Prviate Practice’s Kate Walsh plays a judge who doesn’t have her life together; she’s drinking, having sex in her office, and doing all sorts of silly behaviors we don’t normally associate with members of her profession. Apparently, shockingly enough though, deep down, she has a heart of gold; when a young boy whose parents she put in jail calls about her, she goes out of her way to help, dishing out the kind of unorthodox advice that makes her actually a better mentor than most grown ups. It does feature the always enjoyable Ryan Hansen of Veronica Mars fame, who also appeared in the short-lived Bad Teacher; make of that what you will.

Prediction: 12- It looks bad. NBC has cancelled comedies for less.

A to Z – 10/2

A to Z

Katey Segal is clearly narrating this trailer. I needed to get that out first. Ginsberg from Mad Men is a guy’s guy, and the Mother from How I Met Your Mother is a girl’s girl, and they’re destined to meet and make romance, etc, etc. Watch out for falling cliches everywhere. I’m not sure I got what the A to Z hook was from the trailer, unless that’s a pun on their last names. This seems more like a straight forward rom com than the other romantic comedy this fall, Manhattan Love Story, as there’s more romance than humor in the trailer..

Prediction: Renewal – NBC if it wants to keep airing comedies has tokeep some of them right? Maybe we’ll end up in a land with only NBC dramas; considering every single attempt at comedy by the network seems to generate no viewiers, but presumably they’re not ready to give up yet.

Marry Me – 10/14

Marry Me

Wait a second. A show that might actually really be good! Of course, I was biased in a positive way before even watching the trailer. Marry Me is created by Happy Endings creator David Caspe, and stars Happy Endings’ Casey Wilson and Party Down’s Ken Marino, I very much like all of these people, and the trailer gives me no reason not to the thing the show might actually be good. Marino and Wilson play a couple who have been together for a long time and finally become engaged, and the hilarity that ensues thereafter. It’s not really an uproarious trailer, but being a constant cynic is tring and I’m desperate to give a show the benefit of the chance and might as well to one whose people I all love.

Prediction: Renewal – I’m not sure this is a good prediction, but I’m supporting people I like, and since this may be the only time this year, I’ll take a chance. After all, Happy Endings got three seasons with no one watching, and NBC renewed Community and Parks & Recreation a surprising amoutn of times for shows no one watches, so maybe NBC will be patient if it’s good.

Constantine – 10/24

Constantine

A highly successful long running Vertigo comic series, it’s already been adopted into a terrible Keanu Reeves movie, and I”d like to think that at the least this show has to be better than that film. Constantine is a mouthy British excorcist with his own share of figurative demons. I’ve read seperately that being on a network means that Constantine can’t, say, smoke, which is a fairly prominent feature of the comic book character, which just reminds me again of the stupid restrictions of network television, but I’ll try to hope the show can be decent because I like the character even though the alternative seems more likely.

Prediction: 12- I’m not sure this show makes sense for NBC, and I’m not sure they care a lot about the success of this show. I think Fox would make more sense as a home for Constantine, worked around maybe Sleepy Hollow or Gotham. It seems like a bad network fit regardless of the quality of the show.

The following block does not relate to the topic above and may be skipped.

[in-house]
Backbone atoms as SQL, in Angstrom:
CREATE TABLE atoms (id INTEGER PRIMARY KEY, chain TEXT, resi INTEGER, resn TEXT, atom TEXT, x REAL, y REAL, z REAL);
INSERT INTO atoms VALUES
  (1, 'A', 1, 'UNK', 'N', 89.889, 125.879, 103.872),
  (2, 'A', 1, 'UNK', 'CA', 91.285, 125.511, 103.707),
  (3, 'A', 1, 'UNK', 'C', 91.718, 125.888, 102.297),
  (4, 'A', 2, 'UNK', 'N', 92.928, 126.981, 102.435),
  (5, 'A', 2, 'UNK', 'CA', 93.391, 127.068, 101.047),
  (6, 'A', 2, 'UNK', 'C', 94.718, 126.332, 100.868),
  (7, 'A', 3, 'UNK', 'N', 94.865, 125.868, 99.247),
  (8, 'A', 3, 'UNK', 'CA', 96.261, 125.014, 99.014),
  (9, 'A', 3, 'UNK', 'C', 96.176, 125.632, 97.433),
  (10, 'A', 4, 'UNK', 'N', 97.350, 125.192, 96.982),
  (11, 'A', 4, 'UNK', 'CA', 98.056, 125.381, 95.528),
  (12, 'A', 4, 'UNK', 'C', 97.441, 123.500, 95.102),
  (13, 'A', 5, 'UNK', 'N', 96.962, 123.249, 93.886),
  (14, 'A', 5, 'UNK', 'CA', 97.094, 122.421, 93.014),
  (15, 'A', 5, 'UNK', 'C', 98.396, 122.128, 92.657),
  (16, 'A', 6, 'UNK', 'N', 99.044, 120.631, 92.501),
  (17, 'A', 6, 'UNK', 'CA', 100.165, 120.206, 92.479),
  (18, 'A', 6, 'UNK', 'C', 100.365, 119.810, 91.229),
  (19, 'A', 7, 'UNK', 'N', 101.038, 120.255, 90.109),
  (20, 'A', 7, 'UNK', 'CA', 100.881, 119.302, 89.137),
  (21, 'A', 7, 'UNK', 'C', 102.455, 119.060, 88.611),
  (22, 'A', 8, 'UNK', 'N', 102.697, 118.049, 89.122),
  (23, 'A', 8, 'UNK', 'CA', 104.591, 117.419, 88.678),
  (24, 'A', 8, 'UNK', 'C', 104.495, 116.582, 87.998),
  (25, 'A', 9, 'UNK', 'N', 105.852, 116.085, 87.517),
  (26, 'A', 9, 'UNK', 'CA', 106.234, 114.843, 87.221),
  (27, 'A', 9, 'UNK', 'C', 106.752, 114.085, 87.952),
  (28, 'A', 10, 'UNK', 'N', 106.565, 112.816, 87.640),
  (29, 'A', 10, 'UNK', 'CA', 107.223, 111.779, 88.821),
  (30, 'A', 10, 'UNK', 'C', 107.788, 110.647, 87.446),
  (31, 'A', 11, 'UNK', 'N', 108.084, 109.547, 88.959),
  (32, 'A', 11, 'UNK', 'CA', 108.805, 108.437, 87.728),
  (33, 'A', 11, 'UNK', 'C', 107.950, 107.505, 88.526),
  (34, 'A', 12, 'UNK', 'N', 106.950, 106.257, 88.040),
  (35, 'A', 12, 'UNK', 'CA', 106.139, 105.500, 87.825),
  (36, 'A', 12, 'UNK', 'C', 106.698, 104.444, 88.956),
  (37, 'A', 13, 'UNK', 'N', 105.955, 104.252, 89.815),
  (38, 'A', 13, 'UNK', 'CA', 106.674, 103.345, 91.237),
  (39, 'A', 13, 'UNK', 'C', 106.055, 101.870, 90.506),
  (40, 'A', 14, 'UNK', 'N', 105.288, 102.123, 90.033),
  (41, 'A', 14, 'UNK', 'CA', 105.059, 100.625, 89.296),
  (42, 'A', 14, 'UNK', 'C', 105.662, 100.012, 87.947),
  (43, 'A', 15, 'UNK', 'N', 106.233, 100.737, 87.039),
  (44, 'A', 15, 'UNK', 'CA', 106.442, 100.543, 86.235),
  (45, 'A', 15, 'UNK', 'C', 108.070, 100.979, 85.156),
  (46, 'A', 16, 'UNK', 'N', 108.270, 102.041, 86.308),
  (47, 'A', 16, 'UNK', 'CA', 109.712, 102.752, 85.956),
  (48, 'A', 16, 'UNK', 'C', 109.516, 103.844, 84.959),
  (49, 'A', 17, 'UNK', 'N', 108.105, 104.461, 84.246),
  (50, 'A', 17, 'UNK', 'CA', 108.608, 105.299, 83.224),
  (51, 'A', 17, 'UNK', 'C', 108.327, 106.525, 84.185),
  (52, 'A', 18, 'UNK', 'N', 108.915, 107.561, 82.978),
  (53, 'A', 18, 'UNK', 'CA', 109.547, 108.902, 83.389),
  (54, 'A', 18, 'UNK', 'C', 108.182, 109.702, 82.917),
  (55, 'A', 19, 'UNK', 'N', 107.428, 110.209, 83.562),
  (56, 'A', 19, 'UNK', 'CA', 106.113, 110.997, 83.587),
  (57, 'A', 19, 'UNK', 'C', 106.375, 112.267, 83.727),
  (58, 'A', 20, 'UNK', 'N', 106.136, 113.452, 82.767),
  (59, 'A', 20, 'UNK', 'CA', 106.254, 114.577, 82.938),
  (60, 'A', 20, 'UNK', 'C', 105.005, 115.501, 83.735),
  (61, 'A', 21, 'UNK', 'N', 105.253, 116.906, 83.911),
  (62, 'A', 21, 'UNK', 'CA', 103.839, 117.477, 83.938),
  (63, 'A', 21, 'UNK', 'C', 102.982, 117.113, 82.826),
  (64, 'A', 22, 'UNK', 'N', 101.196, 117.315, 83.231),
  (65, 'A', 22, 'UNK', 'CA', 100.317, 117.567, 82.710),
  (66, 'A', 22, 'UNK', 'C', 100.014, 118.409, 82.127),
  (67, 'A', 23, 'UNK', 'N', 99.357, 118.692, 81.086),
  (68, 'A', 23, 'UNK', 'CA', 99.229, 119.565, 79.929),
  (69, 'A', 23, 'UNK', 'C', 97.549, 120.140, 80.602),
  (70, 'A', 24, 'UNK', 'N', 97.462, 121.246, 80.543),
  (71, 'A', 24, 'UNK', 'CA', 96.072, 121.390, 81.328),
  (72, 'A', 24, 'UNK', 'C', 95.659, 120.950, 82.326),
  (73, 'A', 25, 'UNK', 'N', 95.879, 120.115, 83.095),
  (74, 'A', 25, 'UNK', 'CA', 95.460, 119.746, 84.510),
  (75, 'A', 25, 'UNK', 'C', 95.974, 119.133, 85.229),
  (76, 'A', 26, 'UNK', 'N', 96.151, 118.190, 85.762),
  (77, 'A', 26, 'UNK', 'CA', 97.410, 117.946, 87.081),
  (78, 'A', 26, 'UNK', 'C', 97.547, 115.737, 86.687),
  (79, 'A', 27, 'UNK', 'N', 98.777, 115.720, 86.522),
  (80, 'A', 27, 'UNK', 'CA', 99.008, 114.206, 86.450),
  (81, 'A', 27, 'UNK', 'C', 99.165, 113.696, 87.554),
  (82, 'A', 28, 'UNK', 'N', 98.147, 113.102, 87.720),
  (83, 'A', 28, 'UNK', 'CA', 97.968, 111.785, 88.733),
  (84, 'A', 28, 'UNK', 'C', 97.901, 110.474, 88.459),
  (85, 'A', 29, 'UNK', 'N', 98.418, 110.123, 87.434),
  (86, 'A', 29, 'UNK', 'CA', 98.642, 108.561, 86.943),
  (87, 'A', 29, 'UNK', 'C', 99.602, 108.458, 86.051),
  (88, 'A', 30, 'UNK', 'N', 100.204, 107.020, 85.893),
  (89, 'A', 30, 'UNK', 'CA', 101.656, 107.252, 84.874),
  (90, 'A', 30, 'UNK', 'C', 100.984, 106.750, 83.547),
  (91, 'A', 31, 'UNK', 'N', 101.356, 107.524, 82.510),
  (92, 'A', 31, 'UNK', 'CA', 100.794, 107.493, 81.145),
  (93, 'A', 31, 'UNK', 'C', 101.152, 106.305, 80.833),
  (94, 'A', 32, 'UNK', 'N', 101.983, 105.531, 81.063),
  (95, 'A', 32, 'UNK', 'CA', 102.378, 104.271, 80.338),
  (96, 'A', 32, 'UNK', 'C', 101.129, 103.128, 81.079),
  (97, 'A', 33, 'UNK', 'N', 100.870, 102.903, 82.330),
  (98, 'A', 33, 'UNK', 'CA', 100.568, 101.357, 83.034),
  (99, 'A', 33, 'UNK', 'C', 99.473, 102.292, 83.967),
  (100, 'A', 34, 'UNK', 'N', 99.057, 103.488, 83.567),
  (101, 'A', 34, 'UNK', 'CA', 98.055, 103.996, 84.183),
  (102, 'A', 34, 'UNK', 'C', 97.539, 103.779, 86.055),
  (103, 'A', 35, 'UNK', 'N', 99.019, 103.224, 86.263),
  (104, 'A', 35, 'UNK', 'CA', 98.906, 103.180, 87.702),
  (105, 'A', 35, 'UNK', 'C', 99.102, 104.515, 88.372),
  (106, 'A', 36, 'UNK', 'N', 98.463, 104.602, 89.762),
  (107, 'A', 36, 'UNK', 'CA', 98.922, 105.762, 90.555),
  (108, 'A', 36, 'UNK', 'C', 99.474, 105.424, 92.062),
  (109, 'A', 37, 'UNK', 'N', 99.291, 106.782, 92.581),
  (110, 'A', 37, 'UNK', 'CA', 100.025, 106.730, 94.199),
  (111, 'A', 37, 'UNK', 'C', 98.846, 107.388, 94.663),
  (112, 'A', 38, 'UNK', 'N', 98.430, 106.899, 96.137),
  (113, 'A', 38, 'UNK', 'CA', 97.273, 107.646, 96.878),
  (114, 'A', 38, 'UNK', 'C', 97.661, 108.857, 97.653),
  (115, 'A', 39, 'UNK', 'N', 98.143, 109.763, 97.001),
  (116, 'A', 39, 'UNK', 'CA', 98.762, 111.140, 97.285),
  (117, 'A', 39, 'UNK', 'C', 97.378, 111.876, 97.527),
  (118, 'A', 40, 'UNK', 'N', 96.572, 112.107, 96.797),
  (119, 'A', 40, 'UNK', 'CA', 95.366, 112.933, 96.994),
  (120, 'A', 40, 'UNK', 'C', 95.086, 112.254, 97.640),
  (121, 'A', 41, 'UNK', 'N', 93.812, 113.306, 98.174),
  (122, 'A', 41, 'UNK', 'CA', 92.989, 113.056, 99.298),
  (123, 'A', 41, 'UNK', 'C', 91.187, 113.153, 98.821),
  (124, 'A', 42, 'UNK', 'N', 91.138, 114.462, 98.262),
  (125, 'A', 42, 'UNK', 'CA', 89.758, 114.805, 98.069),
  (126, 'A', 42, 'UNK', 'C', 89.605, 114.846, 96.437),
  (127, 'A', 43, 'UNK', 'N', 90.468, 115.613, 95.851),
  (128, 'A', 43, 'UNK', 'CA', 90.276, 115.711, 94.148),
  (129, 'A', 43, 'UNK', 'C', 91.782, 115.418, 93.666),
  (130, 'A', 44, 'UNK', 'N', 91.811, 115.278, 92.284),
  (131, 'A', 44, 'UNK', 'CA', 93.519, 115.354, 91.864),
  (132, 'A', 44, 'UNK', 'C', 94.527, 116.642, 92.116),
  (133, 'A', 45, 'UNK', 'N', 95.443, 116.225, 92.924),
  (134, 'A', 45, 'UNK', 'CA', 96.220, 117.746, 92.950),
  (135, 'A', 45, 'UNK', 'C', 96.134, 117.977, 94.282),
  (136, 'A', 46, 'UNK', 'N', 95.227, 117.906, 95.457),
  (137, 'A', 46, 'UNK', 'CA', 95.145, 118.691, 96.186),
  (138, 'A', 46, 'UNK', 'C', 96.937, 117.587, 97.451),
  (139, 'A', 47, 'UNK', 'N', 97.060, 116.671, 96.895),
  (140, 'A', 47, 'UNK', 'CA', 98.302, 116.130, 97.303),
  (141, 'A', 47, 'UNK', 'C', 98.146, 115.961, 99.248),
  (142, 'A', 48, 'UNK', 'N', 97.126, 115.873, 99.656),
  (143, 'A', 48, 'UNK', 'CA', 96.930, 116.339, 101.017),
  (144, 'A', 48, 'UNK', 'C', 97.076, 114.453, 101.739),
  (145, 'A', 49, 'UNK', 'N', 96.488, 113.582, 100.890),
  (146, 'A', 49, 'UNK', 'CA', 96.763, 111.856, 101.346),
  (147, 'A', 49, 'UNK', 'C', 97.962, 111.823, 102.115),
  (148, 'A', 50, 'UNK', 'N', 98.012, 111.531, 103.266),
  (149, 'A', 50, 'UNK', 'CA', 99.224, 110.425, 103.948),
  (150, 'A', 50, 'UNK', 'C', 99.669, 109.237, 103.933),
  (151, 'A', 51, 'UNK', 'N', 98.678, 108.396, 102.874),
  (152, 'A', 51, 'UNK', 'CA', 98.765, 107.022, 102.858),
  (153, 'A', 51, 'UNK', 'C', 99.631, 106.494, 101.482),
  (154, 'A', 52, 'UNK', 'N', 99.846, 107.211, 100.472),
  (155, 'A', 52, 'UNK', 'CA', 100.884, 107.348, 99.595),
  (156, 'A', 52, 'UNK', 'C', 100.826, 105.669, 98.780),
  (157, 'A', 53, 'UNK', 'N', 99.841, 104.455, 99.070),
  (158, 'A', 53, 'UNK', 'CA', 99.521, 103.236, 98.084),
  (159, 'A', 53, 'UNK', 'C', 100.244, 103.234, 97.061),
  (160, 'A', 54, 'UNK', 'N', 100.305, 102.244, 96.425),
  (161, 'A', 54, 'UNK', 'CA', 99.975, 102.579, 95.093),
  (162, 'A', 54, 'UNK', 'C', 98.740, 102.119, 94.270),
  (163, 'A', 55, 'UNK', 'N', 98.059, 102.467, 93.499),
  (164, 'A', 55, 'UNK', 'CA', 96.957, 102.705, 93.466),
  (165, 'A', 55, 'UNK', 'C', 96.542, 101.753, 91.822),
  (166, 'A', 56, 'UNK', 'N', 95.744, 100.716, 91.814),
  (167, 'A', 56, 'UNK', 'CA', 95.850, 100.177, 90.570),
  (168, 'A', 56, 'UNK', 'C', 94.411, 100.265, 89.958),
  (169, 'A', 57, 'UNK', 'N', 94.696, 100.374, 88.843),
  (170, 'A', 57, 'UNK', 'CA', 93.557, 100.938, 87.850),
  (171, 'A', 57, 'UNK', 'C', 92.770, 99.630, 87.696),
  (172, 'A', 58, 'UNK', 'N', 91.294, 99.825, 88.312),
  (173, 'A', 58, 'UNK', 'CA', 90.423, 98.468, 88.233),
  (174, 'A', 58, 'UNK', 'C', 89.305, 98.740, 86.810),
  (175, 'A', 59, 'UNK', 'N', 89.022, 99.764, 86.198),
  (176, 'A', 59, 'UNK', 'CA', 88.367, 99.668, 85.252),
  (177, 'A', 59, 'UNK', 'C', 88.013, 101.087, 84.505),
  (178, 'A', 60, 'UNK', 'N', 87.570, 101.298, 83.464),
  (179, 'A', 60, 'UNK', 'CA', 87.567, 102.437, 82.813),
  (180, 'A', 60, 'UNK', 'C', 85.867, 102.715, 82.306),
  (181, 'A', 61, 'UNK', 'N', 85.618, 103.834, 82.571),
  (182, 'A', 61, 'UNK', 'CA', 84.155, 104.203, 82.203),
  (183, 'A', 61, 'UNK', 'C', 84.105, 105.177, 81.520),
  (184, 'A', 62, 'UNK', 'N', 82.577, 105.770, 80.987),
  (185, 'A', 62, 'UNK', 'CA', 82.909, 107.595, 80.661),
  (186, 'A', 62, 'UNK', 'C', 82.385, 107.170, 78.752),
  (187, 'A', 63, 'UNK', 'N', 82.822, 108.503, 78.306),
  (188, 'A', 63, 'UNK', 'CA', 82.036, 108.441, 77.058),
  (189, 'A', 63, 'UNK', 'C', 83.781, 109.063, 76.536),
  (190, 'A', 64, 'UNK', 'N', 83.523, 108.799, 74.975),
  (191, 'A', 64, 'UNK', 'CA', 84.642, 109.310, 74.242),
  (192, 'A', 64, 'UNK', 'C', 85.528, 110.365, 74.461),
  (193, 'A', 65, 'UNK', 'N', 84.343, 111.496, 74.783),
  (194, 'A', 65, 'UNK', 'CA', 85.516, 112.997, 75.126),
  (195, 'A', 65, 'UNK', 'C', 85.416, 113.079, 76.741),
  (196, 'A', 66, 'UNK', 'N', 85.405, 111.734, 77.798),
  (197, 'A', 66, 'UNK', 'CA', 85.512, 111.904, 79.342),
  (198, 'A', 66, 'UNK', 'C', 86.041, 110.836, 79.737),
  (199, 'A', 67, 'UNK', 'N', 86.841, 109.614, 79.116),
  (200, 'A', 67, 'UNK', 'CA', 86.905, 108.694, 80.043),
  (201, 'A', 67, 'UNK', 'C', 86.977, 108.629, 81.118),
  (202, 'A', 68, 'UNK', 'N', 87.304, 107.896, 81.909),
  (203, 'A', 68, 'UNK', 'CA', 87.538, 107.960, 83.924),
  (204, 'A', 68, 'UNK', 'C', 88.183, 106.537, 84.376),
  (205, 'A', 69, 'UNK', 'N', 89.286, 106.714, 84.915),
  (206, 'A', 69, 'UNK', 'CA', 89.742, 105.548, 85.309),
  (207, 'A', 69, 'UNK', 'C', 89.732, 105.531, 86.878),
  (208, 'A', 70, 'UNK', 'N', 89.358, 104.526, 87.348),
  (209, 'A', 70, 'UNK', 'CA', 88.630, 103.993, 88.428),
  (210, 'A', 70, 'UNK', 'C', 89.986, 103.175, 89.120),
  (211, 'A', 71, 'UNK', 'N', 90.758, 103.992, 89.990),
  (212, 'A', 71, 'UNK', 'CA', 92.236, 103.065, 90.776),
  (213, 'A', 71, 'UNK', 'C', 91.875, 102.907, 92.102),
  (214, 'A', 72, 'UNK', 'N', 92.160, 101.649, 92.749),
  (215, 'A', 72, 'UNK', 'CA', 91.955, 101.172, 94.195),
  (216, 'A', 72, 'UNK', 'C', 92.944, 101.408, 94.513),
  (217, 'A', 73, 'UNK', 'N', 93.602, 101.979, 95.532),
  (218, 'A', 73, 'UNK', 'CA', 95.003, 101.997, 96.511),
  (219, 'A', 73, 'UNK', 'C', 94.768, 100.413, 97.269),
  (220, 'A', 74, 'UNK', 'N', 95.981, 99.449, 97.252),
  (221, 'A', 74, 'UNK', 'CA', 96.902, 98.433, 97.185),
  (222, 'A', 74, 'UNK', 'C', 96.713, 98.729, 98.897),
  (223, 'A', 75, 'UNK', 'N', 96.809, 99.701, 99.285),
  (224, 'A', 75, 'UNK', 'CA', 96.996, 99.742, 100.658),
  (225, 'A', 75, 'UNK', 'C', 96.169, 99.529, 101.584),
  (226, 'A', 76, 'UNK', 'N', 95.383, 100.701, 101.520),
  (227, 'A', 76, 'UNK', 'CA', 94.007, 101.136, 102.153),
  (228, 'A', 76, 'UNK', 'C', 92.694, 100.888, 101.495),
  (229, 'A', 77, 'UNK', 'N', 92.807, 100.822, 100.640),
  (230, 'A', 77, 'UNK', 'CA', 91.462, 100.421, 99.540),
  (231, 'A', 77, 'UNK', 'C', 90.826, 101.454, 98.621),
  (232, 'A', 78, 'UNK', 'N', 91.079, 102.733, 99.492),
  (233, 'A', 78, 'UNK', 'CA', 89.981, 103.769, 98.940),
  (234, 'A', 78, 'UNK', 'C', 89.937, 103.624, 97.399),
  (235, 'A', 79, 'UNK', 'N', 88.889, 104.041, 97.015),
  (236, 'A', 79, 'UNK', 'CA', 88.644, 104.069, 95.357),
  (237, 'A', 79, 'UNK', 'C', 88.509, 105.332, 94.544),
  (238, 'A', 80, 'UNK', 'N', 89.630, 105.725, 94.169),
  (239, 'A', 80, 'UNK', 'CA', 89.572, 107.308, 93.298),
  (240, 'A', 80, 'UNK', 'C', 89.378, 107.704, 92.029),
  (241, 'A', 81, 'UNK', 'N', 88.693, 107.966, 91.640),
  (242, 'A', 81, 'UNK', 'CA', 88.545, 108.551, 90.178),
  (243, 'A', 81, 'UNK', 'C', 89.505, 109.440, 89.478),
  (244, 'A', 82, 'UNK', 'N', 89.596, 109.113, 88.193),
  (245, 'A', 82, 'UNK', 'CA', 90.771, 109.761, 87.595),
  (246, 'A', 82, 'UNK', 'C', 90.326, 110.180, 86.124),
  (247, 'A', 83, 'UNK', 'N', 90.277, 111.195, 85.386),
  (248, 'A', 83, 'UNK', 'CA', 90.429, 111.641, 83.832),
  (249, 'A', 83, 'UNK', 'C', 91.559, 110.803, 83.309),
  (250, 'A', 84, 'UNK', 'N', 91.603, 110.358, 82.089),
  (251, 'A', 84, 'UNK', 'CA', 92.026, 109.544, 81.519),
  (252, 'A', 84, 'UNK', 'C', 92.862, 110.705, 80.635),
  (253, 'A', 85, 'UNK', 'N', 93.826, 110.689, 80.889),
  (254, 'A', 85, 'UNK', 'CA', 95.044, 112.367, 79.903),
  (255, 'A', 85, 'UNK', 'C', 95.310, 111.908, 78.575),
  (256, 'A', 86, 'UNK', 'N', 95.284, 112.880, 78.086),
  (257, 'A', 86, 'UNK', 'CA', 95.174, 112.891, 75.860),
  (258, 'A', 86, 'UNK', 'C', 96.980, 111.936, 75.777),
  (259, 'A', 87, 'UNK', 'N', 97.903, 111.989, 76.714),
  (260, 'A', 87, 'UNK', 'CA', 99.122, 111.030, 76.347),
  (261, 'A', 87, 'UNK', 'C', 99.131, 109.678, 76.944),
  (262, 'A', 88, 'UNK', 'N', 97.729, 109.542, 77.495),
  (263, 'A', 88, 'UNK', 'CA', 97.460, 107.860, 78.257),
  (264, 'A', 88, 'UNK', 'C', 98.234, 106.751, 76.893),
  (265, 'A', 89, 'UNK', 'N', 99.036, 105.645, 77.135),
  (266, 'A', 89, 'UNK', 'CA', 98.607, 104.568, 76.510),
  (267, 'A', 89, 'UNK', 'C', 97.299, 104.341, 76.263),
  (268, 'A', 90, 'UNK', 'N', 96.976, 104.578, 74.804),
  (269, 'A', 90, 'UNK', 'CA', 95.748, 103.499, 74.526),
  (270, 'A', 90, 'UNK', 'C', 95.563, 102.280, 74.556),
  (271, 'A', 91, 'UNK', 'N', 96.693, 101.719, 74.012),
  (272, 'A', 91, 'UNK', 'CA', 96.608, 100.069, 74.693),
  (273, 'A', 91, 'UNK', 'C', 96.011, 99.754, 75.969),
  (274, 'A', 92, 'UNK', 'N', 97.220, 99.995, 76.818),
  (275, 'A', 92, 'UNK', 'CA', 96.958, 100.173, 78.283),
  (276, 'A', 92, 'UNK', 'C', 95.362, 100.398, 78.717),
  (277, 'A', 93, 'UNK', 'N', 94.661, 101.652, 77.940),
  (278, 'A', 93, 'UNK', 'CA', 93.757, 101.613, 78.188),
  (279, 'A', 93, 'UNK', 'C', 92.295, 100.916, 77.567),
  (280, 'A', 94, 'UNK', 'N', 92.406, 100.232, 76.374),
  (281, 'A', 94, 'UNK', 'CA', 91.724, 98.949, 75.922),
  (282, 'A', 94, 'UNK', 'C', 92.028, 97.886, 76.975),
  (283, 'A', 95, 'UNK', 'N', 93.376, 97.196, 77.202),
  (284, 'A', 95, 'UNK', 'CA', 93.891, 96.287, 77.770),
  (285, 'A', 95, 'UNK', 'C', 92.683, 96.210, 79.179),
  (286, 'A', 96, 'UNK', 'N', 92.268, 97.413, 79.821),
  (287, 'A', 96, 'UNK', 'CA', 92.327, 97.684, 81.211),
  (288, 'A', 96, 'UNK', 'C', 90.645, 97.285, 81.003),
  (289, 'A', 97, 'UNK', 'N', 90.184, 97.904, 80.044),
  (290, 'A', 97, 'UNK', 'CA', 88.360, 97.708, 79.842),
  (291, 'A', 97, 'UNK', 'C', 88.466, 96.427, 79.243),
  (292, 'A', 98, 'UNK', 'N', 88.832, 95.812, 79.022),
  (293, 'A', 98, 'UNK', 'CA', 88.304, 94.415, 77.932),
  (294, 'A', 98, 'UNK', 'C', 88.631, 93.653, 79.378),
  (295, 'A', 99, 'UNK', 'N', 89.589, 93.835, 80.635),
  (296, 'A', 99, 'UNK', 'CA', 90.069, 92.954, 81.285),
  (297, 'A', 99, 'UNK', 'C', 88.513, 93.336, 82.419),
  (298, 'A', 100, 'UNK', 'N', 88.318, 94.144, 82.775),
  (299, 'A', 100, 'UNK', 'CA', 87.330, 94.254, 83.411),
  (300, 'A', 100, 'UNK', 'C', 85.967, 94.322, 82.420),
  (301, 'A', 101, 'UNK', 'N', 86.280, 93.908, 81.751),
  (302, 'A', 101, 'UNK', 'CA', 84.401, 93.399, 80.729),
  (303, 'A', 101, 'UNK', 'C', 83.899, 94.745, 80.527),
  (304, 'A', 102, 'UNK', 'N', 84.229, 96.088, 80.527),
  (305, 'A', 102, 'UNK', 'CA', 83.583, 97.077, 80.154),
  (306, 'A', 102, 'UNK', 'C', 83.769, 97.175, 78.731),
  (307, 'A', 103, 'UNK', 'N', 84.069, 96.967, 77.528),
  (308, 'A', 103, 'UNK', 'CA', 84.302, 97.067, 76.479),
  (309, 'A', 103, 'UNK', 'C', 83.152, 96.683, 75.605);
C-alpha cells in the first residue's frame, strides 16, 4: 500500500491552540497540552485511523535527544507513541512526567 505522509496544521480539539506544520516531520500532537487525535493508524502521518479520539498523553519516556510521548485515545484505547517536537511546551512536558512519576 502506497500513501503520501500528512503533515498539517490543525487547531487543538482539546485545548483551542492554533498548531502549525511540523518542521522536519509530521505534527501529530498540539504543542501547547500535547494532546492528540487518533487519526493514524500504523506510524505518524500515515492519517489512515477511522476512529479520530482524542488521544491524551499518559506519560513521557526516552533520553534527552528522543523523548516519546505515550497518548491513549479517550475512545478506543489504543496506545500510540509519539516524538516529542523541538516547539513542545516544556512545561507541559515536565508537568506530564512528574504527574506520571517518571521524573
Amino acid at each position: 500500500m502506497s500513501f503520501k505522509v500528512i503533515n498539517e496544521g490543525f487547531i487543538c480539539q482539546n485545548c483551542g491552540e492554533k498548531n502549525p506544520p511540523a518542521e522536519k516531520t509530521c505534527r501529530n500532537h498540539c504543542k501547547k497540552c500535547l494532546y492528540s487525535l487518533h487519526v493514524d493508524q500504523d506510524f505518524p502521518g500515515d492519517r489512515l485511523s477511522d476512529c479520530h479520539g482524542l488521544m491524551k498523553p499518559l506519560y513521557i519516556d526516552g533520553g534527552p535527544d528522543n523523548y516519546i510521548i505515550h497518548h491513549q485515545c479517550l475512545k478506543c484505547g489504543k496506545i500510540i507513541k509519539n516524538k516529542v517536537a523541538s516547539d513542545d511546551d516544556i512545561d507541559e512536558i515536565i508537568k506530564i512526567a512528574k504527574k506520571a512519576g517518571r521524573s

State of Affairs – 11/17

State of Affairs

Katherine Heigl is a super duber CIA agent with, you’ll never guess, problems in her personal life that equal her professional successes. It’s hard not to imagine State of Affairs outside of its post-Homeland context; obviously the show is different by Heigl seems a Carrie analogue. Alfre Woodard plays the president who has a special relationship with Heigl; in additional to being the most brilliant CIA analyst out there, Heigl happened to be in a relationship with Woodard’s son, a humanitarian aid worker who died in shady circumstnaces. The most important thing I learned was that Heigl seems to be at least half a foot taller than Woodard.

Prediction: 13+ I think there’s too much invested in this to cut the cord quick unless it’s a total disaster; the trailer screams tentpole show, and as it seems to have connections to people behind The Blacklist, NBC’s biggest new scripted hit in ages, you know NBC’s going to want it to succeed. Still, there’s something about me that strikes me as not going to work. Maybe I’m wrong.

 

Fall 2014 Previews and Predictions: ABC

12 Sep

ABC

(In order to meld the spirit of futile sports predictions with the high stakes world of the who-will-be-cancelled-first fall television season, I’ve set up a very simple system of predictions for how long new shows will last.  Each day, I’ll (I’m aware I switched between we and I) lay out a network’s new shows scheduled to debut in the fall (reality shows not included – I’m already going to fail miserably on scripted shows, I don’t need to tackle a whole other animal) with my prediction of which of three categories it will fall into.

These categories are:

1.  Renewal – show gets renewed

2.  13+ – the show gets thirteen or more episodes, but not renewed

3.  12- – the show is cancelled before 13)

ABC ties NBC with a high of six new shows amongst the networks. Four are comedies, a high in that category, which makes sense for a network whose comedies, namely Modern Family, have been more successful than any network’s besides CBS. We’ve got a new Shonda Rhimes show, a comedy loosely based on Pygmalion, a comedy based around a successful female latino comedian, a romantic comedy, a drama about an immortal medical examiner (I’m not making that up), and a comedy about an upper class black family living in a largely white neighborhood. Let’s take a look.